Schmutz is a Yiddish word that means “dirt” or “grime.” Properly pronounced, it should rhyme with “puts,” not “cuts.” It is sometimes spelled shmutz or shmootz.

Metaphorical Schmutz: Something profane or lewd can be described with the adjective schmutzig (or schmutzik), which functions like “dirty” in English. Here’s an example: Oy! That joke was schmutzik!

Schmutzike Biology: Keeping clean is important in Judaism. Before sitting down to a meal, we wash our hands. This handwashing is followed by a short blessing, and has almost nothing to do with physical cleanliness, as it takes place after your hands are already clean. So before washing for bread (you can learn more about that here), make sure to wash your schmutzike hent (“grubby hands”). In Judaism it is super-important not to use foul language, so some people may need occasional reminders to close their shmutzike moyl (“dirty mouth”).

What Schmutz Isn’t: Prior to Passover, when every bit of chametz (leavened grain product) must be removed from the home (using schmattes, of course), it is important to remember the adage: schmutz is not chametz. Grime is just grime.

A Trace of Schmutz: Shemetz, a loanword from Hebrew, means “trace,” implying the tiniest amount of something. Technically, one can have a shemetz of schmutz, but the two words have no etymological link.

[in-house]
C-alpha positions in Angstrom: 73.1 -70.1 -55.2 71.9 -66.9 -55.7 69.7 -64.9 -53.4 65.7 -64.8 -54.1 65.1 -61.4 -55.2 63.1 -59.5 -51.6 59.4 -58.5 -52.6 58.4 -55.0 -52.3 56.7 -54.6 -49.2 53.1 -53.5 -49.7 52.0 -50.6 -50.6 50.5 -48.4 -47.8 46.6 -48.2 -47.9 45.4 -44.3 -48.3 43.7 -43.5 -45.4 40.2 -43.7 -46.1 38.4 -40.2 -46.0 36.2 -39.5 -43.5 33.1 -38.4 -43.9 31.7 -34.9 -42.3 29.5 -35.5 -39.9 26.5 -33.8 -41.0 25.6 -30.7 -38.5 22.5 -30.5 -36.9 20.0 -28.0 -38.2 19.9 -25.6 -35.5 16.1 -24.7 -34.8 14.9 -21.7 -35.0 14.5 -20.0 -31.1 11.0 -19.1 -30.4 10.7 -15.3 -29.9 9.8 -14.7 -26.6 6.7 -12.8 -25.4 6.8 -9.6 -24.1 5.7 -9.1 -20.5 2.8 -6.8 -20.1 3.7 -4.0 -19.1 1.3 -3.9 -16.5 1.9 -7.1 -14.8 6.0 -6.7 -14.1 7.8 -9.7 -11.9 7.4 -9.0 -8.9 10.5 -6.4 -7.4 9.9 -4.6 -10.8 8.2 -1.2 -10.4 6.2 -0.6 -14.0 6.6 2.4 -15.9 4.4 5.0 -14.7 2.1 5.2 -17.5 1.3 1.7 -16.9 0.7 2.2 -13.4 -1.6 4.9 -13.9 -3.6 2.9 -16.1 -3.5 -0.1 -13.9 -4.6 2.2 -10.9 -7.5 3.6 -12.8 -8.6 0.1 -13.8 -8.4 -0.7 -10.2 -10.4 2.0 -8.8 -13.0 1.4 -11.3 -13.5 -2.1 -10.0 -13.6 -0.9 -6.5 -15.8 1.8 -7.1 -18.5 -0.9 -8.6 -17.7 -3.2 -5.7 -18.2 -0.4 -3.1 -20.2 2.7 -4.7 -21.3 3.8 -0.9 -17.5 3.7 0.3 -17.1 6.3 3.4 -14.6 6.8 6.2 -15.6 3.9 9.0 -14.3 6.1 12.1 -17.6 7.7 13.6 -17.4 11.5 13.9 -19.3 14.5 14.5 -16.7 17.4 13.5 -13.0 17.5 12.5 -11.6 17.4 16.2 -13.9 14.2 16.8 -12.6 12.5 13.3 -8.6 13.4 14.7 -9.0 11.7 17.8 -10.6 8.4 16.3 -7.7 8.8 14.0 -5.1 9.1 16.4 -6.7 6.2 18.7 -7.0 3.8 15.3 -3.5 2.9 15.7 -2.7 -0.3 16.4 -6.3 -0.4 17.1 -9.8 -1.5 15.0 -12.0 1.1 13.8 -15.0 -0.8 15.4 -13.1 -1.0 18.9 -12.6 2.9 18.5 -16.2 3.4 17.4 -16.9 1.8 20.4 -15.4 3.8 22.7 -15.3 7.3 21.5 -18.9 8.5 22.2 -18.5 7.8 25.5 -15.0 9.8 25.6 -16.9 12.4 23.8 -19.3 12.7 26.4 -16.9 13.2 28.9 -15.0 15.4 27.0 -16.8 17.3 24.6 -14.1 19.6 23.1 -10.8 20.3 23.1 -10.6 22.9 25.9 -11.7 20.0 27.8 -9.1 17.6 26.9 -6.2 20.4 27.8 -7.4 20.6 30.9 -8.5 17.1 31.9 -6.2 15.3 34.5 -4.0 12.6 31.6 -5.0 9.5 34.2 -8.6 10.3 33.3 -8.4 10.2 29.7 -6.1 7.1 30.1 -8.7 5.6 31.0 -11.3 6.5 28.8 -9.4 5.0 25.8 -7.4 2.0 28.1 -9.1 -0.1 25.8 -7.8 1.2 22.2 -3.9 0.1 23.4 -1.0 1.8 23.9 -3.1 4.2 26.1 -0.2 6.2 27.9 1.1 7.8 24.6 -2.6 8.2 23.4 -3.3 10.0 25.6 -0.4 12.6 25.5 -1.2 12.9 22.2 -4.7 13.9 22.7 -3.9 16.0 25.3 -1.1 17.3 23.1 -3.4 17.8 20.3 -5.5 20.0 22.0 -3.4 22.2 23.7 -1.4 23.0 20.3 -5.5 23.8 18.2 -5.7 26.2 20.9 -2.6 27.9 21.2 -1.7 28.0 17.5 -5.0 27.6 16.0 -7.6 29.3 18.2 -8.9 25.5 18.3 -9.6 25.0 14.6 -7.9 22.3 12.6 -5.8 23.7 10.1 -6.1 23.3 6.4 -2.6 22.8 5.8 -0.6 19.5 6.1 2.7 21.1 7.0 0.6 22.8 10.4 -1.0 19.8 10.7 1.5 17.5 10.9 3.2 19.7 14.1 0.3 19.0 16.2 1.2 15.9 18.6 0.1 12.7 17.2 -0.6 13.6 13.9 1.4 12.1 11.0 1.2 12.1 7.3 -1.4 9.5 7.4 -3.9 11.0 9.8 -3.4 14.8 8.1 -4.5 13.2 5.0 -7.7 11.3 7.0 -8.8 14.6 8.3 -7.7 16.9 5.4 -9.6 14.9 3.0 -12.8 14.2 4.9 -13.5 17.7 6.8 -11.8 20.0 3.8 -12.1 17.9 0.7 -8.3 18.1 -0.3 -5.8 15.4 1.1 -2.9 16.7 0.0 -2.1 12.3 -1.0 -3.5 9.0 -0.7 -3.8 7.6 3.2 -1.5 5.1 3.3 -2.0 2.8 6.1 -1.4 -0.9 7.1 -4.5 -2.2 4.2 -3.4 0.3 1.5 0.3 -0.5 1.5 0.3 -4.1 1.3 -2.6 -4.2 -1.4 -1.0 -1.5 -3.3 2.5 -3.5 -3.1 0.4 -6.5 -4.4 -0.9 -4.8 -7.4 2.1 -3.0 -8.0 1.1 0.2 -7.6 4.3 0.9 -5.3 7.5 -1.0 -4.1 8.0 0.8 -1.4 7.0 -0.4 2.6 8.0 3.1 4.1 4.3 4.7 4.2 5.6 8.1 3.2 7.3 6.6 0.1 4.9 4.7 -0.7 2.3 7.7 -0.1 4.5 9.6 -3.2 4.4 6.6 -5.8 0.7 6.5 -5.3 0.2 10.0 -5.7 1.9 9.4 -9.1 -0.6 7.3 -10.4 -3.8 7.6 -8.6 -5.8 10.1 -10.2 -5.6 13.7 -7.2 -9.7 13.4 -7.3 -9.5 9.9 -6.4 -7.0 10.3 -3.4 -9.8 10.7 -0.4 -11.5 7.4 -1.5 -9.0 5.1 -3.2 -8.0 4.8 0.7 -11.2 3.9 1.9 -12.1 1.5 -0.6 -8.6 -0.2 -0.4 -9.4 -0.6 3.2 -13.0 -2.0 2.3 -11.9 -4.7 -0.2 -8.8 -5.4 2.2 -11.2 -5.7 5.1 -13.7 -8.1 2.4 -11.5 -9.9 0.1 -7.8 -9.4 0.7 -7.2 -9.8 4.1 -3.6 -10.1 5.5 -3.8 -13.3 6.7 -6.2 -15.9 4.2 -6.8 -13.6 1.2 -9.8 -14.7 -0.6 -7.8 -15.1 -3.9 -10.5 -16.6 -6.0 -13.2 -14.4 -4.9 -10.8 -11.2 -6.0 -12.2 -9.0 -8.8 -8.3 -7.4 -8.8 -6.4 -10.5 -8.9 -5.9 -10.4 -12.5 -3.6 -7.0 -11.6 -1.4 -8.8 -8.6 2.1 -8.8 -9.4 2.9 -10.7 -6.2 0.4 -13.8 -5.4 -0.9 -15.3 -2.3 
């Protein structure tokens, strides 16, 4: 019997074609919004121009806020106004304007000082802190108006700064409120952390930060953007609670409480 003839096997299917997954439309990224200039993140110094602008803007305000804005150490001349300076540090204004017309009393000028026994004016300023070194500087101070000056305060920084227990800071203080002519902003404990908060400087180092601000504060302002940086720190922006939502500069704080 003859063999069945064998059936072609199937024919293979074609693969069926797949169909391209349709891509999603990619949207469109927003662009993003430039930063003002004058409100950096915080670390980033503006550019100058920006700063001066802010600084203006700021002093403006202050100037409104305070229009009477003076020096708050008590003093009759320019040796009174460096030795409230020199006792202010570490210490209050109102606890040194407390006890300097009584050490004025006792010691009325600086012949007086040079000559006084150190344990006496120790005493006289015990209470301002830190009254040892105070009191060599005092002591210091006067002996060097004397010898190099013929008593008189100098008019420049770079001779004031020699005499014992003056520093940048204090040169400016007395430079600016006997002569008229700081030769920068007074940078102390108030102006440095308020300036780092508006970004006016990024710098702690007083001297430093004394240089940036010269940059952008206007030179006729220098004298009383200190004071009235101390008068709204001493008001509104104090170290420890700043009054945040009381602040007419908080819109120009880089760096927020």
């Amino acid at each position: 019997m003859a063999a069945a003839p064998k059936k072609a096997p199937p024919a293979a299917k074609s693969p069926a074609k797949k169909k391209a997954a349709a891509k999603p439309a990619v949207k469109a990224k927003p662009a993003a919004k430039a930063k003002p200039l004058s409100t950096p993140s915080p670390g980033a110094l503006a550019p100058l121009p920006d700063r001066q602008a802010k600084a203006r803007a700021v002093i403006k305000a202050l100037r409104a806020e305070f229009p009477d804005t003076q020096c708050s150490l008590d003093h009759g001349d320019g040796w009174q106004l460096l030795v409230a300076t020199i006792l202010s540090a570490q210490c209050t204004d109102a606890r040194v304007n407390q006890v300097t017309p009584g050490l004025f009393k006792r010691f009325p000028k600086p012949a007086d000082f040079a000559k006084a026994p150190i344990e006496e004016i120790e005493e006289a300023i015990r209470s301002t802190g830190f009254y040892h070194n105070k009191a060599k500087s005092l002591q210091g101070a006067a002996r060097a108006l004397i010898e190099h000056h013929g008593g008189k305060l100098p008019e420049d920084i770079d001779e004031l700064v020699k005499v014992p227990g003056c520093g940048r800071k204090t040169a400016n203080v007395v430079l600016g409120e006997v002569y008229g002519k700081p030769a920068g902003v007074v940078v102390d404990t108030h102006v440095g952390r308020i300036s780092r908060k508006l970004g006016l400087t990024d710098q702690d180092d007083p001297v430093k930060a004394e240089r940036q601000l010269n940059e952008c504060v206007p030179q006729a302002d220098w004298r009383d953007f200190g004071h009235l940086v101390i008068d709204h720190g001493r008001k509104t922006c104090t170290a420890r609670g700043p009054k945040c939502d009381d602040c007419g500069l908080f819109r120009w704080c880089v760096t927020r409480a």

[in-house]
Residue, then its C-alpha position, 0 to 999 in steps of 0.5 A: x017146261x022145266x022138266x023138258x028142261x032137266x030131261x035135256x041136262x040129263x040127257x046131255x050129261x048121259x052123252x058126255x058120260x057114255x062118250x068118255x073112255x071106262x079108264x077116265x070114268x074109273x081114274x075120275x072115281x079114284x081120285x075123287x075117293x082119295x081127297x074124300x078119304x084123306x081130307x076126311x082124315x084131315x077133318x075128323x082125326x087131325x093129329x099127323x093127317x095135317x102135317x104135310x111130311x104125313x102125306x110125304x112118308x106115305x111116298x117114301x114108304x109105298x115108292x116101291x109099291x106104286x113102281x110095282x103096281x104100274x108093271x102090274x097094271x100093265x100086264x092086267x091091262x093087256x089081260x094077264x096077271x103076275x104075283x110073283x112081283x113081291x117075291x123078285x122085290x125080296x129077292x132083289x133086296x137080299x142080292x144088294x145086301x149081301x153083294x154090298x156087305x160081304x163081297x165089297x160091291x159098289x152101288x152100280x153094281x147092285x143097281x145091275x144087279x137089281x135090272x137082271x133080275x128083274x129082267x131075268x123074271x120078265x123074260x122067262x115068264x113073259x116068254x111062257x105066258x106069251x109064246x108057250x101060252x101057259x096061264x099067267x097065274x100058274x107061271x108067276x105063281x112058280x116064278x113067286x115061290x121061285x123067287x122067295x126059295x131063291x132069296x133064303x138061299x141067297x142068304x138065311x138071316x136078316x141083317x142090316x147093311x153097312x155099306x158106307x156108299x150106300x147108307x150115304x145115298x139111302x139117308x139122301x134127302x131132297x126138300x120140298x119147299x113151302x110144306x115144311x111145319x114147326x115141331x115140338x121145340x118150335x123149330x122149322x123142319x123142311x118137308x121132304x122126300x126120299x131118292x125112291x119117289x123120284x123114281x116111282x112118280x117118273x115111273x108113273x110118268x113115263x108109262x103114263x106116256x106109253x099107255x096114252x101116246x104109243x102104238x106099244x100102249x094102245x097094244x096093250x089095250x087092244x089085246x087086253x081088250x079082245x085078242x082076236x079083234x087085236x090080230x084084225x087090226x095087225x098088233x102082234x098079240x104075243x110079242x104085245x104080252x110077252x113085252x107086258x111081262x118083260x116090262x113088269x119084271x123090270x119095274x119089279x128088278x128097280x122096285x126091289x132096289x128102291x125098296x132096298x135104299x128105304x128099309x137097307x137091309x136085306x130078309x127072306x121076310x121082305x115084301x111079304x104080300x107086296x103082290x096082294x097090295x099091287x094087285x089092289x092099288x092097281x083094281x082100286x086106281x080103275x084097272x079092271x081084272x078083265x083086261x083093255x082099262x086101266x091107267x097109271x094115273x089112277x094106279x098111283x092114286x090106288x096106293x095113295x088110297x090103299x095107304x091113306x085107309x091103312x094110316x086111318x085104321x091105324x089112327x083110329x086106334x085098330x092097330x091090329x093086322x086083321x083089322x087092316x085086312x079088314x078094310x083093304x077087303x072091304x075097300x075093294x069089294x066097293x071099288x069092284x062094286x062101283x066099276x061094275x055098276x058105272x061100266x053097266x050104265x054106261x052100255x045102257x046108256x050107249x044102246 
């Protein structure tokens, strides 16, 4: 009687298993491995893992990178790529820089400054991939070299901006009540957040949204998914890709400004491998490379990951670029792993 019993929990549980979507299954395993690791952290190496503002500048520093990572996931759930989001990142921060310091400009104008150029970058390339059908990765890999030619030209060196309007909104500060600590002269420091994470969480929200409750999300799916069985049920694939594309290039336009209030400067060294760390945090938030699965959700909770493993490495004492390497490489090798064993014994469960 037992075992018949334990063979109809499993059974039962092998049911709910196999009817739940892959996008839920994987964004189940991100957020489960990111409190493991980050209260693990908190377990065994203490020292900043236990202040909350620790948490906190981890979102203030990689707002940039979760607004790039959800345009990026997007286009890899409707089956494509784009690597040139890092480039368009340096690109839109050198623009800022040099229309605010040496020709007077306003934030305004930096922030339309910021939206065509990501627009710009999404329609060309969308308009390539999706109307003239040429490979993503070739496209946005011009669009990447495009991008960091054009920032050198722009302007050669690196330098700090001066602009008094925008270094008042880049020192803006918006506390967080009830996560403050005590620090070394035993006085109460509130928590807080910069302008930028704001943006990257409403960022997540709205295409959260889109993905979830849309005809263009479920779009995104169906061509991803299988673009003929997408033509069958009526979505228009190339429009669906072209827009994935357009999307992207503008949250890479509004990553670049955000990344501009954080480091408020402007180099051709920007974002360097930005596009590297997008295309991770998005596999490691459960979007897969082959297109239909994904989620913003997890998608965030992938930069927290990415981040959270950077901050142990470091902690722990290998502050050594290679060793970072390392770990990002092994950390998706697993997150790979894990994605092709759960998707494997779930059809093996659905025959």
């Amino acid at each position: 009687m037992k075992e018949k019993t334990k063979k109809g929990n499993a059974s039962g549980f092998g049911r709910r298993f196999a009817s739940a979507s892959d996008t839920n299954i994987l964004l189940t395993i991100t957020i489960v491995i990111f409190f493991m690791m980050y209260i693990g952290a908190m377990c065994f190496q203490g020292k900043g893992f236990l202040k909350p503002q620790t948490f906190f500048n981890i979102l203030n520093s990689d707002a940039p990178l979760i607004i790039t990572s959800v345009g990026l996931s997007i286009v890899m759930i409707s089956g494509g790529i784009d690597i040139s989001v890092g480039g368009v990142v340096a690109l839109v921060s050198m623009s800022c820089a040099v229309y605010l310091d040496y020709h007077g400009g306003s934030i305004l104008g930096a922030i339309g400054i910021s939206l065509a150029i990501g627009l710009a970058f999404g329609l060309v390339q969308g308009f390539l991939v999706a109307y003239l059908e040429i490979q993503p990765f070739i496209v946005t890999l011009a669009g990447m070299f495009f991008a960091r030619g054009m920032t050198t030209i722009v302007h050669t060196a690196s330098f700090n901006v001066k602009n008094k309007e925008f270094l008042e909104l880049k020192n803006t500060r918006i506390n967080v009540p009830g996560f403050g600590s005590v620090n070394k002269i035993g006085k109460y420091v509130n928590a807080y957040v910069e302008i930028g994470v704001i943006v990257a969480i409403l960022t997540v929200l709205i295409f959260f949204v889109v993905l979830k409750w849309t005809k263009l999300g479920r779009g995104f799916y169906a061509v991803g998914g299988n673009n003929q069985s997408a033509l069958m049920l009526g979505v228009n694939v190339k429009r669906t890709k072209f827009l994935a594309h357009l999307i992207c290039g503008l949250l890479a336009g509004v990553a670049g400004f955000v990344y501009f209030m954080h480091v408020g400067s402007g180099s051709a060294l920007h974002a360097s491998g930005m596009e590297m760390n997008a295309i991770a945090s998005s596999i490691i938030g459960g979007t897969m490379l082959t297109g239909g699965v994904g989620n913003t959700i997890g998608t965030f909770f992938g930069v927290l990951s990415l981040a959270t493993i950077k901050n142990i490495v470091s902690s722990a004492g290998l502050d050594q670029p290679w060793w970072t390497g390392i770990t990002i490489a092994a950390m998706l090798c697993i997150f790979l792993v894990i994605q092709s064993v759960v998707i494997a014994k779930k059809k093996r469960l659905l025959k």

A Chassidic Tale About Schmutz

There was once a young bird who knew only of her mother’s nest. She began to feel that the nest was small and dirty. Worst of all, it smelled horribly. The more the poor chick sniffed, the worse the place seemed to smell. Finally, she felt compelled to fly off on her own, in search of a more wholesome environment.

Flying unsteadily, she made her way to a nearby barn and made herself comfortable. But alas, it took only a few minutes for her to discover that there was a stench there as well, just as bad as the nest she had left.

She hopped into the barnyard and tried to find a comfortable spot, but it also stank. She went from place to place, but wherever she went, she found an awful smell. Finally, discouraged and disillusioned, she returned home to consult with her Mama Bird. “Little Bird,” said her mother, “the world doesn’t smell—there’s just a piece of schmutz stuck to your beak.”

This reflects the teaching of the Baal Shem Tov that if you see a flaw in someone else, it’s because you yourself have this same blemish. In a sense, the other is merely mirroring your own schmutz for you to see and correct.